I think the really interesting part of this episode isn’t Bart’s adventures through the gifted educational system. It’s actually the way in which Homer and Marge try to cope with the idea they’re parents to an exceptionally gifted child — Homer suddenly finding reasons to try bonding with Bart (and his clear and obvious discomfort at the idea of expressing love for his son), Marge trying to find activities that “smart people” would enjoy so as to nurture Bart’s gift. It’s particularly poignant given how Lisa’s brilliance goes effectively unnoticed and neglected for so many seasons after this; Homer and Marge are more interested in the fiction of their son’s intelligence than the reality of their older daughter’s.

One thing that I’ve always wondered: since Bart stole Martin’s test, it would follow that Martin’s IQ really was 216. So why didn’t Pryor go back, find the person who really took the test, and throw him into the Enrichment Center?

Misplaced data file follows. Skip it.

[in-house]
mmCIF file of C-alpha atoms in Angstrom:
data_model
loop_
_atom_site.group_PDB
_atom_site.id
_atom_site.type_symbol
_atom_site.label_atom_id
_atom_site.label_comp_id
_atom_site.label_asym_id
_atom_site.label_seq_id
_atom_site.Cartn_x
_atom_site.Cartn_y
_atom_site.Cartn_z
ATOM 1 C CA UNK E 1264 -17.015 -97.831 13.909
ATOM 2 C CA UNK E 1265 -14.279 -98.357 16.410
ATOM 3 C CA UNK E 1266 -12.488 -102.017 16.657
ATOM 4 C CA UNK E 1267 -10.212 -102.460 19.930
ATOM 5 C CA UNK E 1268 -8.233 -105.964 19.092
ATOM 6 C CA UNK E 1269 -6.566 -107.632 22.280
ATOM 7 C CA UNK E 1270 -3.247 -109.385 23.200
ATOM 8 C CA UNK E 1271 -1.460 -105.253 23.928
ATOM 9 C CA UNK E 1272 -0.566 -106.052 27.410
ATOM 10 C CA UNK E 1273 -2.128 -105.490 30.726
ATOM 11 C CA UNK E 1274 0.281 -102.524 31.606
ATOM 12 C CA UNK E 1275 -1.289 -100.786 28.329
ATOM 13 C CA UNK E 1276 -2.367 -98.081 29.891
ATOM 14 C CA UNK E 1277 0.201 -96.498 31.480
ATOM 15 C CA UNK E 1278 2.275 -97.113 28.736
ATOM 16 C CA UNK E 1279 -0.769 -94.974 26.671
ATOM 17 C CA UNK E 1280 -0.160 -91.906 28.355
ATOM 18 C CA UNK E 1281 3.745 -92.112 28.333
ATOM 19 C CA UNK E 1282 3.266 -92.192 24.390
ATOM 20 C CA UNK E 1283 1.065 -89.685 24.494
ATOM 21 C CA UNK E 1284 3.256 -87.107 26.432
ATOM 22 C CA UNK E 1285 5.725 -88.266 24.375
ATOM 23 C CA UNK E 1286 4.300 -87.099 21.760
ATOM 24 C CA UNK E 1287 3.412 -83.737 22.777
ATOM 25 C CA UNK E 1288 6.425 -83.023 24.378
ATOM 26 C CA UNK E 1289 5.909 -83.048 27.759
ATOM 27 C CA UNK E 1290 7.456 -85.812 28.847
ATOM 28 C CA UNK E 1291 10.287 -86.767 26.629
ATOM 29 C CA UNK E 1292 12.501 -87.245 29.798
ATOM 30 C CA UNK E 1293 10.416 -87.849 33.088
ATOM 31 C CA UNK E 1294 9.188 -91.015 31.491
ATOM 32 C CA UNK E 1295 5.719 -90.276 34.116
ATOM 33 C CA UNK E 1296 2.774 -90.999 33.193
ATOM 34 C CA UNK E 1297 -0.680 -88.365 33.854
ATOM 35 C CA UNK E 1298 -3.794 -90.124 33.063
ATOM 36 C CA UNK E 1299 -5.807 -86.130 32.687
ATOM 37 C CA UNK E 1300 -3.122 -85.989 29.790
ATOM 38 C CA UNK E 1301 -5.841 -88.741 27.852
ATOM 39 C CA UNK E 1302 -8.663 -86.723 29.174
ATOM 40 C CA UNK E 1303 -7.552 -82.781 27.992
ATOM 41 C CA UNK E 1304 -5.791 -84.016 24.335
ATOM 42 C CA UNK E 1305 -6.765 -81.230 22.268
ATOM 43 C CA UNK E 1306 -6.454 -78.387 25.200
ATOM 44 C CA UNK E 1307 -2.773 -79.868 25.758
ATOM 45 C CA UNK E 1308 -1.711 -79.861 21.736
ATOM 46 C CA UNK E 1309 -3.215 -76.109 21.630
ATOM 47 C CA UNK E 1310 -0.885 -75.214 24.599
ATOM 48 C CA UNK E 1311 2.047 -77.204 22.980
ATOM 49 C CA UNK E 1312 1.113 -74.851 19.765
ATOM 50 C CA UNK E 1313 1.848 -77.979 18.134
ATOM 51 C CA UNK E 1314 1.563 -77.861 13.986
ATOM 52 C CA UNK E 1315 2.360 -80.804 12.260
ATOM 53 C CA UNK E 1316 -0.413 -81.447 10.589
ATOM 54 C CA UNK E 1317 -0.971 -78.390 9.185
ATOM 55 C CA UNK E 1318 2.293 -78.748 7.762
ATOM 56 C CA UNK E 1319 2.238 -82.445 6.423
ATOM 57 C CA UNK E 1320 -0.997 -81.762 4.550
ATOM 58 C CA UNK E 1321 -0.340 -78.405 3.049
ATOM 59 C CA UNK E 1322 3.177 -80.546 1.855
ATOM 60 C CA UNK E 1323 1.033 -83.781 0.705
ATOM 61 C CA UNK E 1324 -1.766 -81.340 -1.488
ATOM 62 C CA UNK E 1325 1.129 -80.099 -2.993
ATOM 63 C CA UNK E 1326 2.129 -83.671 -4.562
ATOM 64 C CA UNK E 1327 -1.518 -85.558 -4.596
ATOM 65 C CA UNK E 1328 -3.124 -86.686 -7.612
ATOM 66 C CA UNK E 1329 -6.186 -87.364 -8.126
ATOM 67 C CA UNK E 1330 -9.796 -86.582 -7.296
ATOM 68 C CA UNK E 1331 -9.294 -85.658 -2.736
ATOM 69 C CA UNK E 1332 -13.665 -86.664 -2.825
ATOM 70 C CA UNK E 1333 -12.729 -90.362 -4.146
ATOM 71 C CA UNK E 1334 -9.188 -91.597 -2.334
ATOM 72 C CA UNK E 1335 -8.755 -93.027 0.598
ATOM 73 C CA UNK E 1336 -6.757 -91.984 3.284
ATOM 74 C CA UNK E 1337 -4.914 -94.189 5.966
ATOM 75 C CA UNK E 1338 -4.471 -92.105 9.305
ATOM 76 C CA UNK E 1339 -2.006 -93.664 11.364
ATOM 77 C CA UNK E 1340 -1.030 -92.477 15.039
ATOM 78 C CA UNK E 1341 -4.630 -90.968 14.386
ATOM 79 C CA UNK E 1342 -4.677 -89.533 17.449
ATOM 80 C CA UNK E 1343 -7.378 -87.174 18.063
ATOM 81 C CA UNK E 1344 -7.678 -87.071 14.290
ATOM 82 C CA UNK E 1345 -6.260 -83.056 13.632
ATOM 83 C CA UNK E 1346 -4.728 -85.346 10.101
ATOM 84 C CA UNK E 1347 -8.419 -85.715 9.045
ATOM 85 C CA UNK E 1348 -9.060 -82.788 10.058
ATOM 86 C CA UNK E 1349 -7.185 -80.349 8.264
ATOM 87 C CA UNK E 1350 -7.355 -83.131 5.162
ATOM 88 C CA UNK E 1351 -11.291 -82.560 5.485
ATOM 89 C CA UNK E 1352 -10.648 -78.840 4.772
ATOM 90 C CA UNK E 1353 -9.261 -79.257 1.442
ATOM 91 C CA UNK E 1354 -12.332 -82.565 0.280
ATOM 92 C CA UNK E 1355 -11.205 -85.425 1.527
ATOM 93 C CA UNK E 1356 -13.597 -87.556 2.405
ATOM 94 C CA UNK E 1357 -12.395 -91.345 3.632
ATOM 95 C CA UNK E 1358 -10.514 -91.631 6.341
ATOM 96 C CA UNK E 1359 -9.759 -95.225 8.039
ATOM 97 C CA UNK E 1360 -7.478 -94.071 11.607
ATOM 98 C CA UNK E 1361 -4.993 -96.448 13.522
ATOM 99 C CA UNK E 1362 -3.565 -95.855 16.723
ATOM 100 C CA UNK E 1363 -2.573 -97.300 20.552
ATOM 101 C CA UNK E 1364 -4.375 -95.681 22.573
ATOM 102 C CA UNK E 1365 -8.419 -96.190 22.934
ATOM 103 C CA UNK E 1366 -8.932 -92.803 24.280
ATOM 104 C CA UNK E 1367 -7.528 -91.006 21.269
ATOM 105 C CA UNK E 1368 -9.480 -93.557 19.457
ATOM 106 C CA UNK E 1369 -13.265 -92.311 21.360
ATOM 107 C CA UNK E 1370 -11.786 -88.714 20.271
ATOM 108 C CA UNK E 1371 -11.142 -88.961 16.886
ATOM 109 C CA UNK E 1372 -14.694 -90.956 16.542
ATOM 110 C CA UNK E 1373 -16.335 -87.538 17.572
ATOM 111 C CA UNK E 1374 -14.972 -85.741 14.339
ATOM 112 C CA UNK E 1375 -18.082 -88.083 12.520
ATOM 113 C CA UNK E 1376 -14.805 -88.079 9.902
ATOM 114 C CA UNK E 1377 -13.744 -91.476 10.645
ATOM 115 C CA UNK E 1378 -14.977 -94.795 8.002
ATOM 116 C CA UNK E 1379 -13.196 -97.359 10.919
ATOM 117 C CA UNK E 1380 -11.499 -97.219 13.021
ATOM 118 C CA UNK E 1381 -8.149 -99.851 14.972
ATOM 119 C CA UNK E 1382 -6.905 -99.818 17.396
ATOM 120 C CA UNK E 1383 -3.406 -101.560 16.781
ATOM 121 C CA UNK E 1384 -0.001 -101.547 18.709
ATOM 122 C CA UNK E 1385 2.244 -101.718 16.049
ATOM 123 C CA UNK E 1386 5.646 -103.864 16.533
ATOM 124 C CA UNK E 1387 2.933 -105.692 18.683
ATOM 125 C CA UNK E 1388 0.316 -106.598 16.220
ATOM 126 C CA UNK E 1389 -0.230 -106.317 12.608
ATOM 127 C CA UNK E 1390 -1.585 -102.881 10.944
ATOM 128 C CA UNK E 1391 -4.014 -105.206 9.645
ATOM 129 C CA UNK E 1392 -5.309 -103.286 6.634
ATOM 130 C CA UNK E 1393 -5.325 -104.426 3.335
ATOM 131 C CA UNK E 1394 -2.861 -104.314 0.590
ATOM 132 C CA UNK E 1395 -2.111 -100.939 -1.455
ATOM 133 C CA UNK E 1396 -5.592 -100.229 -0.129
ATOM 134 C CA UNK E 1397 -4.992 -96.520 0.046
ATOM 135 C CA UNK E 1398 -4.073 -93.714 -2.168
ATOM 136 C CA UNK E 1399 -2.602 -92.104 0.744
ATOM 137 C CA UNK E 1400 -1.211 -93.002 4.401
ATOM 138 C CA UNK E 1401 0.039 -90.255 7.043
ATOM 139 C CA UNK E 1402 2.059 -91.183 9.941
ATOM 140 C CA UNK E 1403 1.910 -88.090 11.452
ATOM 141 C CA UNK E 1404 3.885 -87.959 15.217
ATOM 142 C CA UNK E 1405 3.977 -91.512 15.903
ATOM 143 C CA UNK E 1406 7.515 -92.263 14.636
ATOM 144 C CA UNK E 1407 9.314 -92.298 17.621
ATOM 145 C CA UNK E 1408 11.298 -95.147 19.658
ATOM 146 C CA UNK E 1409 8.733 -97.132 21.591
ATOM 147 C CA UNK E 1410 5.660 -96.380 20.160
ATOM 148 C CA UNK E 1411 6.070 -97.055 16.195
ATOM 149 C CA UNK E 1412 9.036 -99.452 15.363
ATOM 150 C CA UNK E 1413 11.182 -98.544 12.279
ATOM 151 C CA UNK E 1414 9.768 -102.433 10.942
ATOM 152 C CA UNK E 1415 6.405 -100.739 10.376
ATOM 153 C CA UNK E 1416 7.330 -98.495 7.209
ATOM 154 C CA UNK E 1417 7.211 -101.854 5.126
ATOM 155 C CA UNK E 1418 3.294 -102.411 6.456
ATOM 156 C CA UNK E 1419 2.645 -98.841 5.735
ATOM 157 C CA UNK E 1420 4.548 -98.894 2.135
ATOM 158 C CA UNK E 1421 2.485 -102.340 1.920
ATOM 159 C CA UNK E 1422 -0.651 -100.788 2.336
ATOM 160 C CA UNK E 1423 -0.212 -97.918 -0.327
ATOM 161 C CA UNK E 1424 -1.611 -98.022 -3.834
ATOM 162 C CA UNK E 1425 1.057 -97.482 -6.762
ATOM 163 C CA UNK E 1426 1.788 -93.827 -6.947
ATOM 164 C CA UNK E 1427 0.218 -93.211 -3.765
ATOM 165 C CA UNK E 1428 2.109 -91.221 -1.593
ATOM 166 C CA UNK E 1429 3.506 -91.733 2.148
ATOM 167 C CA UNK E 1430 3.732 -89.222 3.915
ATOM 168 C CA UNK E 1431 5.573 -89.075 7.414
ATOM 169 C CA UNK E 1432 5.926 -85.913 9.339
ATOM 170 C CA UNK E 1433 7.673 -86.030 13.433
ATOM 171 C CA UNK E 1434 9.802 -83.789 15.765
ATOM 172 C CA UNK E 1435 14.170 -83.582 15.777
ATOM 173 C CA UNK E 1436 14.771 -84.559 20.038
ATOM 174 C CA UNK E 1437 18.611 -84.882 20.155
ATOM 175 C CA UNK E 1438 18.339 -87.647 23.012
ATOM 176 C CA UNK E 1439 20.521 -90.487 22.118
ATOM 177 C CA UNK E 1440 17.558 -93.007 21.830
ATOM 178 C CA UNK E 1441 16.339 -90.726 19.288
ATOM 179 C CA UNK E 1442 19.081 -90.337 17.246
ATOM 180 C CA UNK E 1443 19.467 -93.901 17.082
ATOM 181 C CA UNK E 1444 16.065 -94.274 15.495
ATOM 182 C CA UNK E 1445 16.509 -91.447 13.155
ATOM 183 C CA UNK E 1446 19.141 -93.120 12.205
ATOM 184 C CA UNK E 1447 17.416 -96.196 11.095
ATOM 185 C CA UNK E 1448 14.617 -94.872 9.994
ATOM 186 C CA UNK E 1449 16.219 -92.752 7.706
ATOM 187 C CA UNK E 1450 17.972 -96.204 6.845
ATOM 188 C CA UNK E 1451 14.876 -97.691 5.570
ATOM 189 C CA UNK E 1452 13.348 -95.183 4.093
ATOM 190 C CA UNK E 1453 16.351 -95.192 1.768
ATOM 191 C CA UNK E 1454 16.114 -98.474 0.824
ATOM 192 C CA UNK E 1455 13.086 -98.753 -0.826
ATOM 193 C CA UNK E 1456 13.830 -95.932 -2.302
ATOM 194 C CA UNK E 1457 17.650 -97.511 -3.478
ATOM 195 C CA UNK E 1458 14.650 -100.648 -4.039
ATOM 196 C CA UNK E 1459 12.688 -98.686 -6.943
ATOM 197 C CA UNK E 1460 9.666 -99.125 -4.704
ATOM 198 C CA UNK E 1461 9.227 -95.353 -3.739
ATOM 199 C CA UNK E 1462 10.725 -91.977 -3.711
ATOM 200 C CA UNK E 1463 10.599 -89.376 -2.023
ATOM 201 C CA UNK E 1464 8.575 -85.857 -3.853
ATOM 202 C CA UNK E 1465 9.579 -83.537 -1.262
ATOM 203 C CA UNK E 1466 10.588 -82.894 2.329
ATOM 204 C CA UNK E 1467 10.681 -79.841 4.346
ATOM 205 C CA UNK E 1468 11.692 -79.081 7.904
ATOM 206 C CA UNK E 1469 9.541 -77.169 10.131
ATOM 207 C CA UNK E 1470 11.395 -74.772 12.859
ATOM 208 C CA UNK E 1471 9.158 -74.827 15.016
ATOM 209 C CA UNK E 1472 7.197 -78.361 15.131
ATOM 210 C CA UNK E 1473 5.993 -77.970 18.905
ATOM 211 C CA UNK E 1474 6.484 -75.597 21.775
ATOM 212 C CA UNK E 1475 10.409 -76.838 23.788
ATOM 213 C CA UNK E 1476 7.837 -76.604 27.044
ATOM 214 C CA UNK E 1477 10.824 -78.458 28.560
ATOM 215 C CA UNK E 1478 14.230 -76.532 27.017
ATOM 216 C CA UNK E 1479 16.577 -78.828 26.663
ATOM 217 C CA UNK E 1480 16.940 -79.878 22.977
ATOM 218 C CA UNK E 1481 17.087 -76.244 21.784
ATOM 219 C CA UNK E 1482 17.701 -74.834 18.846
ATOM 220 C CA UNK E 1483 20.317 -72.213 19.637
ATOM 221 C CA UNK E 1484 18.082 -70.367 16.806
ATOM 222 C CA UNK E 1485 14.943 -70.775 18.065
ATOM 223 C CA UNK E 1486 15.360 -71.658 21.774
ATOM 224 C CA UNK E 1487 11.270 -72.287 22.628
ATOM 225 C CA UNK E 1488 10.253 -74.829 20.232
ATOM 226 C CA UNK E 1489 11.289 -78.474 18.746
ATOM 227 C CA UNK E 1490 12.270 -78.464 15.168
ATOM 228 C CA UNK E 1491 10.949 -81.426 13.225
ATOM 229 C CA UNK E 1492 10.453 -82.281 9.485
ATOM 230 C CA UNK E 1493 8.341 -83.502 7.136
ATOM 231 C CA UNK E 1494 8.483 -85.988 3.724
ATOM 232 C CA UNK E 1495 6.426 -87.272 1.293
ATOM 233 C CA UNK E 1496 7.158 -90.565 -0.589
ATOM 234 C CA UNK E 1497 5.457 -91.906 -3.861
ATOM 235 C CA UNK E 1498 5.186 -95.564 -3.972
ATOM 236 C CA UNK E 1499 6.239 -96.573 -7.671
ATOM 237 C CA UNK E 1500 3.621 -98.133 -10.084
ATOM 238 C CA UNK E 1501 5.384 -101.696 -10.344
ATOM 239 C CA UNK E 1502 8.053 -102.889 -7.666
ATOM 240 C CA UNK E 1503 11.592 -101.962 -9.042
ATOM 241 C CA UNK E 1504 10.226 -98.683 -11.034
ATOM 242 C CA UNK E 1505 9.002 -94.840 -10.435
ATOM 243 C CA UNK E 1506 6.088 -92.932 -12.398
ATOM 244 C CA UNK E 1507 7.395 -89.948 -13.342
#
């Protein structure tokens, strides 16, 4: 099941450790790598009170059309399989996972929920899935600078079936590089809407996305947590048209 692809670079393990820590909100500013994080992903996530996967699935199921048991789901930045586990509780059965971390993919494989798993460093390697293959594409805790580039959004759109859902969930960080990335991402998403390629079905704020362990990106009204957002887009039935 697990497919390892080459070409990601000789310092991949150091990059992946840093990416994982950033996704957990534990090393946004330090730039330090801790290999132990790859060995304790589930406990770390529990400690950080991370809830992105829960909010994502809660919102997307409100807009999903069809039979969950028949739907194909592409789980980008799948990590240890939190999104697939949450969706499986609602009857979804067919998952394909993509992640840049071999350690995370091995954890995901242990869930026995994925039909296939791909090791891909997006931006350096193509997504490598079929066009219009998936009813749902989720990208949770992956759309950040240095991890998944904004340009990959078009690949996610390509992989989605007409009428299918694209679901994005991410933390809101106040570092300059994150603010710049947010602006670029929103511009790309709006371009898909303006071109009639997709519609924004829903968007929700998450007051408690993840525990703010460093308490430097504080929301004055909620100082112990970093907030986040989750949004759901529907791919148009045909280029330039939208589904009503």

Now I watch all “The Simpsons”

Inspired by Shaenon Garrity’s similar project for “Babylon 5”, I’ve decided to go back through “The Simpsons” and watch all the episodes I own, in order, and talk about them a bit here. It’s mostly navel gazing stuff about the show’s first seven or eight seasons in retrospect, and yet another opportunity for me to bitch about how good it used to be and how bad it has become now. Also, I kind of miss being a TV critic and writing reviews.

Don’t panic; I’m not going to write on every episode. Not a chance.

“Hitting Zero”

I saw this Darlene Lim short on an Air Canada flight back in 2006 and have spent the last six years looking for a readily-accessible copy to watch. It is just as good as I remember it being at the time. Do you remember the anxieties of being in your early-to-mid twenties, trying to figure out how the world worked and why your (objectively insignificant) problems seemed so huge? Of course you do.